But this isn’t my pain, isn’t my grief. It’s yours, at once alien and achingly familiar. I’m drowning in it, trying to keep my head above the waves even as the storm threatens to pull me under.
It feels just as raw as the day we found out about the accident, and those that followed.
I’d rather have the headaches, now.
Even as I rest my forehead against my knees and close my eyes through the pain, I come to a realization.
No, not a realization, because I’ve known this already for two years, but I’m only just understanding the full weight of it.
Let’s call this a re-realization. A revelation, an understanding, epiphany, whatever:
I’m going to live forever.
This whole city’s going to live forever.
We’re trapped in a bubble of time, have been trapped in it for two years. All because of the Nothing.
And all this time, I never knew. I never knew how deeply you felt Fara’s loss after she died mere weeks before the Nothing fell.
I wrestled my own pain down long ago. Why is yours still so raw?
I keep expecting your pain to end. But it doesn’t, it keeps on going and I feel myself spiralling, unravelling, disintegrating into a thousand pieces. Even when my headaches were at their worst, there were lulls in the pain, until it was just a soft static in the back of my skull. But this? This is different. Endless white noise that tears at my lungs and closes its fist around my heart.
The only way to find you again is to sift through the static, but I’m not strong enough to do it. Not yet.
I just need to wait for it to pass.
But there is something I can do. I can still stand, take off my shoes, turn on the lights.
An hour passes before I wipe the back of a hand over my wet face and rise, shakily, to my feet. The surge of emotion has died down, giving way to numbness.
I go to the kitchen and make myself a cup of coffee. And as I lean against the kitchen counter, listening to the hum and drip of the coffee machine, I wade through the white noise in my head and think. You always said that’s what I do best, that I think too much but never talk, my thoughts filling up inside me like water in a balloon. Keep so much to yourself and one day you’ll explode, you always said.
But I can’t help it, that’s just who I am. You talk and do enough for the both of us anyway. You’re the impulsive one, the adventurer, the one who dares.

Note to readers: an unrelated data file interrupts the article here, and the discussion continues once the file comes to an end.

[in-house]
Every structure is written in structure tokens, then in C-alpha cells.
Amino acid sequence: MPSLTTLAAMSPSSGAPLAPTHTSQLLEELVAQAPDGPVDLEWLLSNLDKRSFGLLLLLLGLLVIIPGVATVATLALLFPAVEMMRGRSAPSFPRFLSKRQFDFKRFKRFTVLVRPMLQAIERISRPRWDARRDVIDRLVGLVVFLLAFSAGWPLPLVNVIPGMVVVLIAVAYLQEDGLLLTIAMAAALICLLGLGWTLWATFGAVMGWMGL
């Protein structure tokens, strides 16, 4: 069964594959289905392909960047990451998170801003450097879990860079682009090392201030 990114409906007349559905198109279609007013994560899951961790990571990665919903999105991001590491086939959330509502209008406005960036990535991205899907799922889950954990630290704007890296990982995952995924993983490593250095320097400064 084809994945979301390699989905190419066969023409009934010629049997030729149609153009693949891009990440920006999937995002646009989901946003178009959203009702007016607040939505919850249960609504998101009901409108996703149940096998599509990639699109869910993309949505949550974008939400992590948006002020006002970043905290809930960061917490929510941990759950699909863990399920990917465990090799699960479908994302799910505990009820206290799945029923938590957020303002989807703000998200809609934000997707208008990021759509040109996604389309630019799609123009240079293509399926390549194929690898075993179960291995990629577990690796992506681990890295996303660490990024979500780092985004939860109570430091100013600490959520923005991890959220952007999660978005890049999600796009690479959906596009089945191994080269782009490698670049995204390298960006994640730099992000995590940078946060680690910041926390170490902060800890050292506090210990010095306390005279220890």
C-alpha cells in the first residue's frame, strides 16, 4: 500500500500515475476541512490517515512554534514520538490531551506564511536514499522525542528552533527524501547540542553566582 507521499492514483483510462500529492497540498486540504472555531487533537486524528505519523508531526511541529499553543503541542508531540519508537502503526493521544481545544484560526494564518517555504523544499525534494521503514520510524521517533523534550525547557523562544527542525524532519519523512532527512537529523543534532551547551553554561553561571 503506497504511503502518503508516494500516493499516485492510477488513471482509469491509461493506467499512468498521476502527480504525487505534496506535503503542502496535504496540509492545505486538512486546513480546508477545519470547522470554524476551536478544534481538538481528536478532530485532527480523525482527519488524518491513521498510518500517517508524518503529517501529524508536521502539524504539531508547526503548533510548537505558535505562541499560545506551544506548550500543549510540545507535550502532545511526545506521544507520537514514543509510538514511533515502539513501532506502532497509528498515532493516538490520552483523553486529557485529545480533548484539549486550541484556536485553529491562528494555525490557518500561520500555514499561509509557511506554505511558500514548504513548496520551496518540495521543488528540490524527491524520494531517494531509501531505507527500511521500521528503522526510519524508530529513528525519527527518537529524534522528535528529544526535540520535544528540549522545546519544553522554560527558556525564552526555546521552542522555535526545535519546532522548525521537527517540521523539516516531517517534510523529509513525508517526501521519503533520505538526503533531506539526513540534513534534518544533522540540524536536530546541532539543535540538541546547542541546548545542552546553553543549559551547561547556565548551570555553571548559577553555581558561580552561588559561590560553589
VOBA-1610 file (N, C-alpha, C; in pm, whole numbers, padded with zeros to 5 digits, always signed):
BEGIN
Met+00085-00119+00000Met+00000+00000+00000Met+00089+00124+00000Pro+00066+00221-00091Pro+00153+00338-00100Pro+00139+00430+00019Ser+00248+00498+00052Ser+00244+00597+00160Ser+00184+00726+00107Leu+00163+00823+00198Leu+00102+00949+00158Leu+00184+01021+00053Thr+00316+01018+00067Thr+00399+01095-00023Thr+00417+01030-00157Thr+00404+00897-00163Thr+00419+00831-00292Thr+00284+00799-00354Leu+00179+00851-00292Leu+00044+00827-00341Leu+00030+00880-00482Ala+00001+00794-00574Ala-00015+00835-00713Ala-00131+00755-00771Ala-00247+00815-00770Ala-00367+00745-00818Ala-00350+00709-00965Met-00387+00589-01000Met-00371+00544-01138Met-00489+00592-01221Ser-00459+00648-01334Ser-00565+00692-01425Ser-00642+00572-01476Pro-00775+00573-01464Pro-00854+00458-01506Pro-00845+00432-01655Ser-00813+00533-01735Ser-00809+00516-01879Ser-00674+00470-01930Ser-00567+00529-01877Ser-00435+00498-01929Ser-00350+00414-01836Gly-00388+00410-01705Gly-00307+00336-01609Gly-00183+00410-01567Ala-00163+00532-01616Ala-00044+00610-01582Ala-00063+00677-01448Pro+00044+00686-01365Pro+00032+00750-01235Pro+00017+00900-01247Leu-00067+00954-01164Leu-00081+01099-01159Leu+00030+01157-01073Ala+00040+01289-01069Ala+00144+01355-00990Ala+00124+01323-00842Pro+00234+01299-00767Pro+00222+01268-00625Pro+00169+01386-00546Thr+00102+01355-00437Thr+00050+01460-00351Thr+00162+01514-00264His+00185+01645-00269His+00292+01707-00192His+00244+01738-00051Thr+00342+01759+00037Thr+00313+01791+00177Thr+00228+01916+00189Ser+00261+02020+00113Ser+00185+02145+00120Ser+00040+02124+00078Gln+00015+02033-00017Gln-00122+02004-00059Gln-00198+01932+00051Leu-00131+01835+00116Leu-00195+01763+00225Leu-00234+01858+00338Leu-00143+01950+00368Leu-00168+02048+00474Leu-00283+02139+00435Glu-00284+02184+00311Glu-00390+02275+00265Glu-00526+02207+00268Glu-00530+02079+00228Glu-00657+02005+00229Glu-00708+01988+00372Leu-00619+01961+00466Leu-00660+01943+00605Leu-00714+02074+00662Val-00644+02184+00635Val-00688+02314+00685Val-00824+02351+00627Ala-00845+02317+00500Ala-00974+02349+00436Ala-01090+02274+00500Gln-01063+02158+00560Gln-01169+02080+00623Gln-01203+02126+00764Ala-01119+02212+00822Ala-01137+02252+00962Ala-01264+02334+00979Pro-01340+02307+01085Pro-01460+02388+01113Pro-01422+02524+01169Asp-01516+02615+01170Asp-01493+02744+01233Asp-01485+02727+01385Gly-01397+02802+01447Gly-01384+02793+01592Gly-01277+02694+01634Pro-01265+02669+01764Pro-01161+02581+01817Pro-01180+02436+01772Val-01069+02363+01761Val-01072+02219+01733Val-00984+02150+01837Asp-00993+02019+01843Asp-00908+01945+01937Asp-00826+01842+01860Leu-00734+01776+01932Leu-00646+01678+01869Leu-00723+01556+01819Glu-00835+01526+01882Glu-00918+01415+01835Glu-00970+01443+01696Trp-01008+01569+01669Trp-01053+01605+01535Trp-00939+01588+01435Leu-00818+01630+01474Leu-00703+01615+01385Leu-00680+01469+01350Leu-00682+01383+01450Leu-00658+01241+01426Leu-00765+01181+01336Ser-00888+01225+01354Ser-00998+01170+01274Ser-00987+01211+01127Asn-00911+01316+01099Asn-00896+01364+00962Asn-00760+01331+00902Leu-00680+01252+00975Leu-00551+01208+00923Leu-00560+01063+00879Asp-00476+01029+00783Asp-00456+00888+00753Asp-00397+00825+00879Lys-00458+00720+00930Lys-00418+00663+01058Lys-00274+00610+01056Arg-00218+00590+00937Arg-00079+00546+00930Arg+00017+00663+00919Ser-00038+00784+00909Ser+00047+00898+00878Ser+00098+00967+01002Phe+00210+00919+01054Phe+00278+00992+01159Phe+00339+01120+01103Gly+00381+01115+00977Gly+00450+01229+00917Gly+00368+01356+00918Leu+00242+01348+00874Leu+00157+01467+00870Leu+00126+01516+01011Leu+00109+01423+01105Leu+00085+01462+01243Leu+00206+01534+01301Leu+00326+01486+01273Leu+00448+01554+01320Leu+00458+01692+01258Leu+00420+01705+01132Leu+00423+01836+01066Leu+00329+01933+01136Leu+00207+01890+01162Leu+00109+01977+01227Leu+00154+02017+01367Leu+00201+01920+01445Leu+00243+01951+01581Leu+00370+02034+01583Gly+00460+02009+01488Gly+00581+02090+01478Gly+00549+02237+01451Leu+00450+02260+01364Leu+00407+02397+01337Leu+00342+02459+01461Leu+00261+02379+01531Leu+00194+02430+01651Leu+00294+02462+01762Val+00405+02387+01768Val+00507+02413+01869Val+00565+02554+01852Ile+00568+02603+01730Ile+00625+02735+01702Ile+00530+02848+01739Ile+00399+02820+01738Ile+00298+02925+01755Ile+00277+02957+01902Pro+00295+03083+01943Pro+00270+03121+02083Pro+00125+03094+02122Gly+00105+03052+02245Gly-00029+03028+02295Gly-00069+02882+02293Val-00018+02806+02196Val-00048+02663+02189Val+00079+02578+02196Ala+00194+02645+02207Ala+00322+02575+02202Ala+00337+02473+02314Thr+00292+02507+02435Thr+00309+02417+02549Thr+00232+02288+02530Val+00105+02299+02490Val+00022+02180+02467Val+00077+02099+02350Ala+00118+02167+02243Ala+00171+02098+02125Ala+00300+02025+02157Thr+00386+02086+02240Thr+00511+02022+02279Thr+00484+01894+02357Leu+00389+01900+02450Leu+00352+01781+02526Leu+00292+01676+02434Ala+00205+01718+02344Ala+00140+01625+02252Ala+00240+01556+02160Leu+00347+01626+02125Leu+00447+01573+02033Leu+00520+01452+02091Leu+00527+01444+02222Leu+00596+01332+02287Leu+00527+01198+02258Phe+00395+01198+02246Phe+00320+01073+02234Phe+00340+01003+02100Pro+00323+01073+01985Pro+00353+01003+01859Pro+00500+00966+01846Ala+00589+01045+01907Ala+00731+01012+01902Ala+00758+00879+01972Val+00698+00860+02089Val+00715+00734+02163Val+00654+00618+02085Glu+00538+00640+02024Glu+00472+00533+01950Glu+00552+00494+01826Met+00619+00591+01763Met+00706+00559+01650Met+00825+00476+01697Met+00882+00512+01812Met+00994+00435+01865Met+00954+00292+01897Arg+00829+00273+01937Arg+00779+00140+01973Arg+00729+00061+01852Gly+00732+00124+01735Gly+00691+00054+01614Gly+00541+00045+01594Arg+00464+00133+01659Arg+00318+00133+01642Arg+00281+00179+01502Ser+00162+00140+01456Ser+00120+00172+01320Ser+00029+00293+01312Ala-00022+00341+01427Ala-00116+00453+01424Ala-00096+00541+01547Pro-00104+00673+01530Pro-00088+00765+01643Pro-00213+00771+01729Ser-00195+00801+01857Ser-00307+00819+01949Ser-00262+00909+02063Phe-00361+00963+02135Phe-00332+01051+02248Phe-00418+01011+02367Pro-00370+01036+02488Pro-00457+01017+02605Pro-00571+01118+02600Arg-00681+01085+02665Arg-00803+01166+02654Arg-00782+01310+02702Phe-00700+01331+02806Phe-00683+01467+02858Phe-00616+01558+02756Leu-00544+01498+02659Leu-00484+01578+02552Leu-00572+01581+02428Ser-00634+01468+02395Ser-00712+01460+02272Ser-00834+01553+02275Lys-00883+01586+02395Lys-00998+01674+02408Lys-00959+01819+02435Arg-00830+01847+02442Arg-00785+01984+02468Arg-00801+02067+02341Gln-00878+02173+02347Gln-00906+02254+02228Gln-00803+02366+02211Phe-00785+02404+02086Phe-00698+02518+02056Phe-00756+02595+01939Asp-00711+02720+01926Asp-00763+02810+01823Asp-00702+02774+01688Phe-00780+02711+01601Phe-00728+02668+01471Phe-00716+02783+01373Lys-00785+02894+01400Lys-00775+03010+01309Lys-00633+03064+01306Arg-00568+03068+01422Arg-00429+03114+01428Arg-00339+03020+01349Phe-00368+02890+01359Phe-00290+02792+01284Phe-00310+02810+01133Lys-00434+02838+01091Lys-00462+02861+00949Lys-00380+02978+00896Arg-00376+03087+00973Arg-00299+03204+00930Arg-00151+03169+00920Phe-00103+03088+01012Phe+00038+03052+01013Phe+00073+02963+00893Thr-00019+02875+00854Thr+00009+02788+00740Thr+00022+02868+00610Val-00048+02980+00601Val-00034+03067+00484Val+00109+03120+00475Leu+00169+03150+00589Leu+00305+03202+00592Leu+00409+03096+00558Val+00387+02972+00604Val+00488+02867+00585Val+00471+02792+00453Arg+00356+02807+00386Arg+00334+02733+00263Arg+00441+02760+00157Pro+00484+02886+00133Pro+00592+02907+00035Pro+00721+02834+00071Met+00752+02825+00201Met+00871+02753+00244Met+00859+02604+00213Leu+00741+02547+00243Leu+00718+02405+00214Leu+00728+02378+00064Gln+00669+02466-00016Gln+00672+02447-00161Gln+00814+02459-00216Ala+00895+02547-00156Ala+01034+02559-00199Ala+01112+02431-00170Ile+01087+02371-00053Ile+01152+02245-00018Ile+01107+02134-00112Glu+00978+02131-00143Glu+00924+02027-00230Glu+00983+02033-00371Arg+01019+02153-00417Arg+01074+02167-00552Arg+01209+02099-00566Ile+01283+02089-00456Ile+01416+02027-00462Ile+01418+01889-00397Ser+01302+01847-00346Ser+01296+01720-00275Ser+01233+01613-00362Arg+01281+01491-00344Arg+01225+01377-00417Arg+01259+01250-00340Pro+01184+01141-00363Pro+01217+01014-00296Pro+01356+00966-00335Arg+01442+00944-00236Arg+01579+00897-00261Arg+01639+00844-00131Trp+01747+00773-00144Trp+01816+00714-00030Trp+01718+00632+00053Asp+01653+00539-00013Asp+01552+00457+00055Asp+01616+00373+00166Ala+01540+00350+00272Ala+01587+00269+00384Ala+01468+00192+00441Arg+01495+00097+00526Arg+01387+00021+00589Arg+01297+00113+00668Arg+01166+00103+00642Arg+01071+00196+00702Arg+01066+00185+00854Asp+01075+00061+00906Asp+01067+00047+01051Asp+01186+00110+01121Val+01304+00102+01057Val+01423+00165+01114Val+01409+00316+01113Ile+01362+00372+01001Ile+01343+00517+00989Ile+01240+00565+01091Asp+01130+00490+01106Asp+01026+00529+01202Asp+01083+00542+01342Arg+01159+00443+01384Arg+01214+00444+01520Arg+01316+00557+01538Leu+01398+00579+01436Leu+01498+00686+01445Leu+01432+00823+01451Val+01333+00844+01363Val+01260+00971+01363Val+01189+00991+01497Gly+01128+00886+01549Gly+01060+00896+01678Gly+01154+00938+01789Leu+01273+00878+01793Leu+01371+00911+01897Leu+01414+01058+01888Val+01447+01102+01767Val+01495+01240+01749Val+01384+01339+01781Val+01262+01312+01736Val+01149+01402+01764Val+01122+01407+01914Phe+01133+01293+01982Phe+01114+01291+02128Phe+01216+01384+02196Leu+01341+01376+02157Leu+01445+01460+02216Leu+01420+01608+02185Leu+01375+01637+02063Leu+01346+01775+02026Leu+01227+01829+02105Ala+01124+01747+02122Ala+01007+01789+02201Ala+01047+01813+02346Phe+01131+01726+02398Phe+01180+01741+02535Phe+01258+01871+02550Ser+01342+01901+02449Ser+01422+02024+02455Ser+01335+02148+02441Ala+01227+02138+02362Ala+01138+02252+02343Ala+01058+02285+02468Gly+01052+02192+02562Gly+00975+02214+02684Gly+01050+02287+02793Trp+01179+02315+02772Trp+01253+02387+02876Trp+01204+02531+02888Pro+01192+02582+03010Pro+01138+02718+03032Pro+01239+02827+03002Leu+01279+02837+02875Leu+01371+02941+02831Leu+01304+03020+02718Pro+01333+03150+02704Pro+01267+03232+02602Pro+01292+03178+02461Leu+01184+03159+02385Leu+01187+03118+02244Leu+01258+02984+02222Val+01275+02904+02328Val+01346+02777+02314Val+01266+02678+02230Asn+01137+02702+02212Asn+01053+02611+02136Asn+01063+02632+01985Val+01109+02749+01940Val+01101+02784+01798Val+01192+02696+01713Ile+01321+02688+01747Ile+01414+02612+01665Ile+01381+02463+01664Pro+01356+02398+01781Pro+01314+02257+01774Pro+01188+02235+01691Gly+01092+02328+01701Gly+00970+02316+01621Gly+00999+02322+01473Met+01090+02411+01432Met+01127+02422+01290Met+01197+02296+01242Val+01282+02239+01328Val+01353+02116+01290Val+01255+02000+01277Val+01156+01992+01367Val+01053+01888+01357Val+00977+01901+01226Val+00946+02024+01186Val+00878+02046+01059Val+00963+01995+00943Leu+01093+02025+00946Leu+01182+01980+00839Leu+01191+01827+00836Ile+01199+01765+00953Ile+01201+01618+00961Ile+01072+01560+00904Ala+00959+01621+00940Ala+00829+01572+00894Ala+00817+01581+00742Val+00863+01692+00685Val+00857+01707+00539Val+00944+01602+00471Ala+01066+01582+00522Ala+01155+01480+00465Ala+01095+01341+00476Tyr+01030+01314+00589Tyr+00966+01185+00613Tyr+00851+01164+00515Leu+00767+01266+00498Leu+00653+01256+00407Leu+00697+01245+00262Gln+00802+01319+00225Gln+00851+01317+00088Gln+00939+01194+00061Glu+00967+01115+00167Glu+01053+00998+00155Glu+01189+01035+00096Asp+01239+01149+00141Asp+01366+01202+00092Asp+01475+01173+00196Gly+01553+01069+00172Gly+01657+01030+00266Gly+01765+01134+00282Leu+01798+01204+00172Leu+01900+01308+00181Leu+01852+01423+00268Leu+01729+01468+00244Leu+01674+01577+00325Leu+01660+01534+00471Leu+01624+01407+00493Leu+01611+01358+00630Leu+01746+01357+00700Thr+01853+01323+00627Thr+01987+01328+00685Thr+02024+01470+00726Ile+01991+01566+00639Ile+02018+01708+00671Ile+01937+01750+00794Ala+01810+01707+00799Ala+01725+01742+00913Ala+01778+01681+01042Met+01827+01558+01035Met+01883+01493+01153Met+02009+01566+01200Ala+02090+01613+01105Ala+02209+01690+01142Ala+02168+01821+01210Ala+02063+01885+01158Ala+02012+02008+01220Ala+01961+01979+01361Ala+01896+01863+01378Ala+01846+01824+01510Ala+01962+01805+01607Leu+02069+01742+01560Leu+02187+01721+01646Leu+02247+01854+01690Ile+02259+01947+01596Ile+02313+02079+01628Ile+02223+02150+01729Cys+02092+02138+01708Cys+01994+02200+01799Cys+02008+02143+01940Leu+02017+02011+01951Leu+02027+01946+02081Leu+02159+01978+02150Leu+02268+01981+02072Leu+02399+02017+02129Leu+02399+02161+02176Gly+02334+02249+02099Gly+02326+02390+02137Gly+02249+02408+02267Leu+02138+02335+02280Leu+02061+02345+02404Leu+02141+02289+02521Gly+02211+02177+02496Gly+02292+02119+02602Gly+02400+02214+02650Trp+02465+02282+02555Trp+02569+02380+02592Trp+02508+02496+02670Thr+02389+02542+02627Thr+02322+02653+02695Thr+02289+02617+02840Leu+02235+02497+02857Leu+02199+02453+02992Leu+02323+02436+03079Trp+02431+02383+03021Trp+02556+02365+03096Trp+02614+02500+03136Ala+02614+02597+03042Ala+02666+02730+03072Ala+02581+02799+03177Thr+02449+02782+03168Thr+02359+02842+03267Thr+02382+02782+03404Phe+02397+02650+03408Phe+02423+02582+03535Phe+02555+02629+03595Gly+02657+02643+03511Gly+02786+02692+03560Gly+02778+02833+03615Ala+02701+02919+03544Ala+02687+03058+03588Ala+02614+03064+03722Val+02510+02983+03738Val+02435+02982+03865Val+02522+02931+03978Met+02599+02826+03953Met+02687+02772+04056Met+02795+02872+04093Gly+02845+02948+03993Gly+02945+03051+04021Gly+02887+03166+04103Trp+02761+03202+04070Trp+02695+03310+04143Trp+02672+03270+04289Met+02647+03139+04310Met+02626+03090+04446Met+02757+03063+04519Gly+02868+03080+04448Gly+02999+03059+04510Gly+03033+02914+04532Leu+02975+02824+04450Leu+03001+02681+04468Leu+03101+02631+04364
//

I keep thinking about Fara. About whether she’d still have died if we hadn’t adopted her all those years ago. She’d have been fourteen this year. She would still be in the foster home, maybe. She might grow to be just another teenager too old for anyone to want to adopt, but too young to go out into the world on her own. Or maybe another couple like us would come along and take her in. She wouldn’t have been on the school rooftop when it happened, wouldn’t have—
The coffee machine beeps.
These thoughts aren’t mine, are they? No, they’re yours. I think they're yours, because I don’t remember ever thinking like that. Not even after Fara died and it was just the two of us rattling around this empty shell of a flat.
I moved on with my life, and you hated it. You hated that I could put all this behind me so quickly. Why didn’t you ever tell me?
I pour coffee into that chipped bright-red Keep Calm and Carry On mug you got me from your trip to England, watch the dusty morning sky from the kitchen window while I drink.
We should have stayed abroad like you wanted to, after we got married and adopted the light of our lives—Fara. She would have led a happier childhood, a childhood she deserved. It wouldn’t be perfect, of course, but I’m halfway certain it would’ve been at least better than this.
But no. We came back because I wanted us to come back. Because I couldn’t dream of being anywhere else.
And now I’m stuck here in a city sitting on the fringes between important and inconsequential, living a half-life between real and unreal.